I just really didn't care for them that much. I didn't like wearing snug clothing, and unless they were a real sweater knit, they just did not interest me so I did not bother going to Stretch and Sew when my friends did. I never learned much about them. That was way back when and now that has changed. Knits have changed. I see beautiful textiles with digital prints and I want to wear them. I want to enjoy sewing them but also wearing them the way I like, skimming my body, not tight. What I have made with Zieman's methods just is not the best way. It was lots of work and did not give me the fit I wanted.  With Tee #3 I did not use her methods and I am really pleased with the results. I found the size 12 to be my exact measurements. Wha???? But I have been using a size 6 for years with Zieman's method. I decided then and there I would use the size 12 for any future knits.  I did do my usual petiting on upper bust, back and sleeves but liked the length of the top and left that alone. I also shortened the long sleeves to a 3/4 length, my always choice.  Hmmm,,,, once it was cut it looked freakin' huge. Did I make a big mistake?

I sewed the shoulder seams together, pin fitted it and stood in front of the mirror. The shoulders were hanging way off of mine. Other than that, IT FIT! and rather nicely, too. I thought it might need a very small swayback but decided to let that go until I saw the final tee and would fix that on a future shirt if needed. I also did not want to just hack off the shoulders and mess with armscye size and shape.  I opened out the top flat on the table, took my pattern and with all due respect to Zieman, was able to do a pivot and slide of 3/4 inches on each shoulder and therefore not change the size of the armscye at all. Yay! When the top was done and pics taken I could see that the reduction in shoulder seam made the sleeve cap work a bit harder to reach the seam so I will extend that a bit on the next effort. The diagonal lines in the sleeves, while not bad, are the result of the cap pulling hard to reach that shoulder seam.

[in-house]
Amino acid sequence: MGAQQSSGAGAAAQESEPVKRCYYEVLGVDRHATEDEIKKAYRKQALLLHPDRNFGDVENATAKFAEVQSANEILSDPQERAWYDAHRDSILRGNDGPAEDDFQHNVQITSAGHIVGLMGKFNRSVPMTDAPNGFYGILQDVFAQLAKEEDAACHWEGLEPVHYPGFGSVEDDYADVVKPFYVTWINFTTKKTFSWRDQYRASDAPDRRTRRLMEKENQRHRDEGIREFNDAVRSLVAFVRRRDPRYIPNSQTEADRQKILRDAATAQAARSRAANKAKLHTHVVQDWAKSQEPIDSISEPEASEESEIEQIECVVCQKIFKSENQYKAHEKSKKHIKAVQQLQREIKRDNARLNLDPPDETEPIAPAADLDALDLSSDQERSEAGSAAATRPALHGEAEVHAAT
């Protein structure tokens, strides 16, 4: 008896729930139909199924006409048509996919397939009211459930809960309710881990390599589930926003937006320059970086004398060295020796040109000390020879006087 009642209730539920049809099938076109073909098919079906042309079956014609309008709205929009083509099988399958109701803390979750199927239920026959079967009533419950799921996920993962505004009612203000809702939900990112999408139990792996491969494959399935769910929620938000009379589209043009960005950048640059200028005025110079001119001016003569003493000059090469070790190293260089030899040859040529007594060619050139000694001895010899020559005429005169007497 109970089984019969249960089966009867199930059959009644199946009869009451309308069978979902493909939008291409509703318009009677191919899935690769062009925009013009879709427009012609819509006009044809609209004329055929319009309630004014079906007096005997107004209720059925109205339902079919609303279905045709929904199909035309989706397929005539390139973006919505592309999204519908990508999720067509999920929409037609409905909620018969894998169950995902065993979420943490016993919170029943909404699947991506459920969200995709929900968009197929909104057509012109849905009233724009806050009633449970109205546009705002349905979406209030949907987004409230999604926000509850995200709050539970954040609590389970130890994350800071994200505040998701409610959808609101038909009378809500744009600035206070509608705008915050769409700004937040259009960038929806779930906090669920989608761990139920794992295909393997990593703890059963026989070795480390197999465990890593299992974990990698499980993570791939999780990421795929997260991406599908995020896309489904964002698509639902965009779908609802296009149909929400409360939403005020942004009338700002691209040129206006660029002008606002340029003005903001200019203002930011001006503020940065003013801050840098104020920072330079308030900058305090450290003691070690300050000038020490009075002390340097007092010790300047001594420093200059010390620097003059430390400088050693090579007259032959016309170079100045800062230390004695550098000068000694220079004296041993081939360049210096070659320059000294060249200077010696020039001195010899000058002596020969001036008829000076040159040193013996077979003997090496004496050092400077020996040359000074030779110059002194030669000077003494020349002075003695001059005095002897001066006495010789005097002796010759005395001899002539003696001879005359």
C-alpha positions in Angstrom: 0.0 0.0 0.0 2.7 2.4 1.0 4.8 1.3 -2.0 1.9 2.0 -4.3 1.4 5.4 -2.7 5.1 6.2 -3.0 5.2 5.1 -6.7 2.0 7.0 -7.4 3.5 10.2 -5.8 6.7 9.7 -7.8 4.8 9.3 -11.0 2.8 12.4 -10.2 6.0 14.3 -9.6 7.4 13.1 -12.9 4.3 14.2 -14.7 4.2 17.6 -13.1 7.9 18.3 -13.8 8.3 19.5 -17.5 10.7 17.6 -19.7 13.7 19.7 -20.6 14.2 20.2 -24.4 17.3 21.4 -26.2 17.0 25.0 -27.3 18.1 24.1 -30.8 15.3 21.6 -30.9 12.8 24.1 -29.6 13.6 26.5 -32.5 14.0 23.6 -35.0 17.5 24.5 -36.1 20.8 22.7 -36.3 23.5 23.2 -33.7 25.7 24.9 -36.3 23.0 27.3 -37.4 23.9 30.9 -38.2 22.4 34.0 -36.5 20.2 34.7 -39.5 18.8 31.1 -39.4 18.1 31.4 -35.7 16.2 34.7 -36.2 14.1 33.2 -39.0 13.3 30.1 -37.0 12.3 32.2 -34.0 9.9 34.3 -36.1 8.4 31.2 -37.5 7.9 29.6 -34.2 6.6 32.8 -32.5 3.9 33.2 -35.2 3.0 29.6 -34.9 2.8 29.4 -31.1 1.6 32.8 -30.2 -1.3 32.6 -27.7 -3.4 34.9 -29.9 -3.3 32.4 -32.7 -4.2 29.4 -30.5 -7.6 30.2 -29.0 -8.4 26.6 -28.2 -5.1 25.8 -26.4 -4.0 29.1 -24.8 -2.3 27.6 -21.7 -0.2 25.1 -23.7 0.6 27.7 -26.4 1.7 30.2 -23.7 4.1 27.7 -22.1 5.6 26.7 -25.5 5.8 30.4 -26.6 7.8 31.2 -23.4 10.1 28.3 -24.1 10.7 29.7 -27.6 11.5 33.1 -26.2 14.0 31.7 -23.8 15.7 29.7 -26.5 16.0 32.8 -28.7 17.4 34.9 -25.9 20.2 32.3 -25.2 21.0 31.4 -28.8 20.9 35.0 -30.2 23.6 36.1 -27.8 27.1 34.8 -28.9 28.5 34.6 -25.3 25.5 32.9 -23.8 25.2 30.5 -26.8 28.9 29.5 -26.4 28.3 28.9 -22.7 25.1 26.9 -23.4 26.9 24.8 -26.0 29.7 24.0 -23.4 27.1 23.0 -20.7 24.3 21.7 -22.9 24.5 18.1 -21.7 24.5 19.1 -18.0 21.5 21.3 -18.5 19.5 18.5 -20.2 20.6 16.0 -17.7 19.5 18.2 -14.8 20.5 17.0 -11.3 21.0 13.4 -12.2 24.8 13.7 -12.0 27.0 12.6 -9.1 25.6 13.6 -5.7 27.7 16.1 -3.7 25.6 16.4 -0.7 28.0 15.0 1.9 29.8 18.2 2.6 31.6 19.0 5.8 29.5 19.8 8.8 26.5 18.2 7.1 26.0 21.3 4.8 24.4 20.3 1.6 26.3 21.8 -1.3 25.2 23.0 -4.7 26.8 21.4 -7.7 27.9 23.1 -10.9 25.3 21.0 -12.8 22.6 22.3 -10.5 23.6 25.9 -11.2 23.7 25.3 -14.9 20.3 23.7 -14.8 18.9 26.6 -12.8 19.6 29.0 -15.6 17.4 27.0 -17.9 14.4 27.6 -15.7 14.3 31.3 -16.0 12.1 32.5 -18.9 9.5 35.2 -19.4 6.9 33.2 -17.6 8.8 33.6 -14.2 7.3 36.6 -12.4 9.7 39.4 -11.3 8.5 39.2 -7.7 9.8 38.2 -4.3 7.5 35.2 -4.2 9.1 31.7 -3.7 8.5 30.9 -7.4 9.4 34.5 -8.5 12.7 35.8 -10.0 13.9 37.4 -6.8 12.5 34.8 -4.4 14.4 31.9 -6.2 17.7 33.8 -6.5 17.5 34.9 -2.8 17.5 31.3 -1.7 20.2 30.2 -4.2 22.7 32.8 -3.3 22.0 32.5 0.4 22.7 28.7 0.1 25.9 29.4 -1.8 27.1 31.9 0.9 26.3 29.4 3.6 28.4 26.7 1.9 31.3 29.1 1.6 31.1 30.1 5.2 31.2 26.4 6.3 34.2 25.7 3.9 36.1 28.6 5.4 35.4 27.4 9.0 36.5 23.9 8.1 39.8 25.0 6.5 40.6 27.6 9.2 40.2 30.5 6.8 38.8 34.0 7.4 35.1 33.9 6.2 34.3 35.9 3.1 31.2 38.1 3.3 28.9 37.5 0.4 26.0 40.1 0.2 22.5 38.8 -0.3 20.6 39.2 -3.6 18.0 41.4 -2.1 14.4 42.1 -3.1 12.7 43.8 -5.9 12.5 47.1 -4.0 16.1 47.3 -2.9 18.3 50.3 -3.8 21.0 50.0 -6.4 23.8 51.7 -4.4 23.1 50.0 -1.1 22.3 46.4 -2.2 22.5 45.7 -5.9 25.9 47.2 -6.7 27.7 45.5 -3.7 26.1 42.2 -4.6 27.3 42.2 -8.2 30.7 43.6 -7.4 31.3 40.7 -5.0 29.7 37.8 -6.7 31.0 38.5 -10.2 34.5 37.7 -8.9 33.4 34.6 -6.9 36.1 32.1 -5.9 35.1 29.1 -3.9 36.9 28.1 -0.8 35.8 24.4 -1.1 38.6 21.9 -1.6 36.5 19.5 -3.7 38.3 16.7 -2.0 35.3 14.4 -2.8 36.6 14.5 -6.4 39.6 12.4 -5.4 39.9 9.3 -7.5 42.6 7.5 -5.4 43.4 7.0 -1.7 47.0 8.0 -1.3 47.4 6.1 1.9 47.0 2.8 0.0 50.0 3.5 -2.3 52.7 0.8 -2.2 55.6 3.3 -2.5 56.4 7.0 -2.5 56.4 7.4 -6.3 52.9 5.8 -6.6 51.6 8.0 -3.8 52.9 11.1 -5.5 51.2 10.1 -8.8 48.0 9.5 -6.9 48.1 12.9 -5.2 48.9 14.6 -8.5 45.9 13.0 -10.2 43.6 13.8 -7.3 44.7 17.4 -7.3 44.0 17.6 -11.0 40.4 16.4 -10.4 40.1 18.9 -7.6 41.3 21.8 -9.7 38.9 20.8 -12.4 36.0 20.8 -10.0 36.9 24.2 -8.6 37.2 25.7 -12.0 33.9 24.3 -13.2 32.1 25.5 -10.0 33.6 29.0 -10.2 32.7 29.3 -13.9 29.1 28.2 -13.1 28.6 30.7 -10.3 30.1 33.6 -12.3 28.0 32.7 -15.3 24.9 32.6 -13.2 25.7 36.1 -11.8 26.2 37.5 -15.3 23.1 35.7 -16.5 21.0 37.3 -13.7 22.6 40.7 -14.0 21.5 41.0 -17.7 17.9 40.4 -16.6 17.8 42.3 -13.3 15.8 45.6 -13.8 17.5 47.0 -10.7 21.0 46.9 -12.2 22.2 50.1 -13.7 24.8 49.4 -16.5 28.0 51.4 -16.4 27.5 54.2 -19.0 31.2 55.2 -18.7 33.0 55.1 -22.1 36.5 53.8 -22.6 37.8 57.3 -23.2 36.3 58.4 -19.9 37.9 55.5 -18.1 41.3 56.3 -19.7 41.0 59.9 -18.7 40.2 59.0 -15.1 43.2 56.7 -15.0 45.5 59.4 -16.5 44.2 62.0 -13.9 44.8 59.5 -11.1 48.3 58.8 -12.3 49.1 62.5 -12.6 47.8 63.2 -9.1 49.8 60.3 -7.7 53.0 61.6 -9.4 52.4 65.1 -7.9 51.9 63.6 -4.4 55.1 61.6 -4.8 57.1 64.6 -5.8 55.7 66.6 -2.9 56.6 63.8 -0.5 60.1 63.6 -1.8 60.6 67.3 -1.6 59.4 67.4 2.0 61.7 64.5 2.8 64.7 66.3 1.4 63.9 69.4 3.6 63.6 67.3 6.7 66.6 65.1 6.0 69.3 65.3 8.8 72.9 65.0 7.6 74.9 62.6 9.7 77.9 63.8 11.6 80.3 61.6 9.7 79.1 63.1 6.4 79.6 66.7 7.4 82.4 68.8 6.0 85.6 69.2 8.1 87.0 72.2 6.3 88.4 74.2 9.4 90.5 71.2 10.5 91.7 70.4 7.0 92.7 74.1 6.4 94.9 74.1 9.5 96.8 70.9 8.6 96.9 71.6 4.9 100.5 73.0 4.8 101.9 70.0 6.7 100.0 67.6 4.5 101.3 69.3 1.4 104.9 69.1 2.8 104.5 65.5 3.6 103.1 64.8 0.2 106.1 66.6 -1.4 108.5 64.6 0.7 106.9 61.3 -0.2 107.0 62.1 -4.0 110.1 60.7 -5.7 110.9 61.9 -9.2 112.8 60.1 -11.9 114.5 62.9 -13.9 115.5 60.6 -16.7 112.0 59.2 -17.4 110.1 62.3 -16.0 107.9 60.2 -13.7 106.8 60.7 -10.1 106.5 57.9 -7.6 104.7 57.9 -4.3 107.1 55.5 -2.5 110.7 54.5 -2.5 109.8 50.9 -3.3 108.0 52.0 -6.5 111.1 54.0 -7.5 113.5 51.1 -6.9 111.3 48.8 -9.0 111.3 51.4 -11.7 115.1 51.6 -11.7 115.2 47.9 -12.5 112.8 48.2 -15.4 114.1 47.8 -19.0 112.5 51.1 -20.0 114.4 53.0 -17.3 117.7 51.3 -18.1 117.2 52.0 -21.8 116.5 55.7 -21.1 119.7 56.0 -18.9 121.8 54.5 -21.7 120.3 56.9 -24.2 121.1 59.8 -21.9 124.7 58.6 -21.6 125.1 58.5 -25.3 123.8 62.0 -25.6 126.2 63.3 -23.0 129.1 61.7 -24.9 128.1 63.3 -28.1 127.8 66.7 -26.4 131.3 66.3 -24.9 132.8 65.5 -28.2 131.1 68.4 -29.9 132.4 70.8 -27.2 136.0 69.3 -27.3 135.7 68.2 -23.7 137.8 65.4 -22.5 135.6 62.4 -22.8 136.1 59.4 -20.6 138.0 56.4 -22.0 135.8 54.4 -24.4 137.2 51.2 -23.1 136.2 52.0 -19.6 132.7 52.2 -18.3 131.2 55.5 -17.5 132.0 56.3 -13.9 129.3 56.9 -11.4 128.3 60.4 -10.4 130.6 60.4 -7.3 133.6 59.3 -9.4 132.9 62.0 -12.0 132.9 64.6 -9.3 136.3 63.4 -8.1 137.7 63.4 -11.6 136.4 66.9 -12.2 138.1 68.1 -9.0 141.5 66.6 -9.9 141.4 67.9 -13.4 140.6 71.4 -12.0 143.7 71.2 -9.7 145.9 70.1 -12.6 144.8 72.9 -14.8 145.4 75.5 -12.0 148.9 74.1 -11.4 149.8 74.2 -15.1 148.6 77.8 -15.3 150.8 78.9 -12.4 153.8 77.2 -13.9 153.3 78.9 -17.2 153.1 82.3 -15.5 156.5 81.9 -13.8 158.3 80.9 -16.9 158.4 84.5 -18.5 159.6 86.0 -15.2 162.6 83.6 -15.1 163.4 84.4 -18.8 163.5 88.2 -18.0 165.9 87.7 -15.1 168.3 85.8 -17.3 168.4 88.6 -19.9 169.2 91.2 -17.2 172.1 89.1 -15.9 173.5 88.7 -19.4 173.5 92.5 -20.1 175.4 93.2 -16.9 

I really like these sleeves. They are the best fitting knit sleeves I've ever had. NO bicep adjustments, Yay! 

I did do one further fit adjustment I haven't done before and that is because I noticed it in my photos from this tee project. My shoulders seem to be sloping more with age and/or gravity. I did a 1/4 inch sloping shoulder adjustment as well for the first time. I am really happy with the fit of the size 12 knit. This bit of education has made me rethink pattern #2 and try again in a re-cut size 12! Sewing is a lifelong journey of learning. That is why it is such an exciting occupation.  For those who may be reading this and are newer sewists, you will always be learning if you are going to be a lifelong sewist and/or a sewist who wants to sew well.  It is a satisfying and even fun journey. If admitting that your way is the only way or that somehow patterns are the problem or that there is only one way to do things this is not the pastime for you and much frustration lies in your path. Be open. Always be learning. Always be open to correction and new methods. 



Fabric: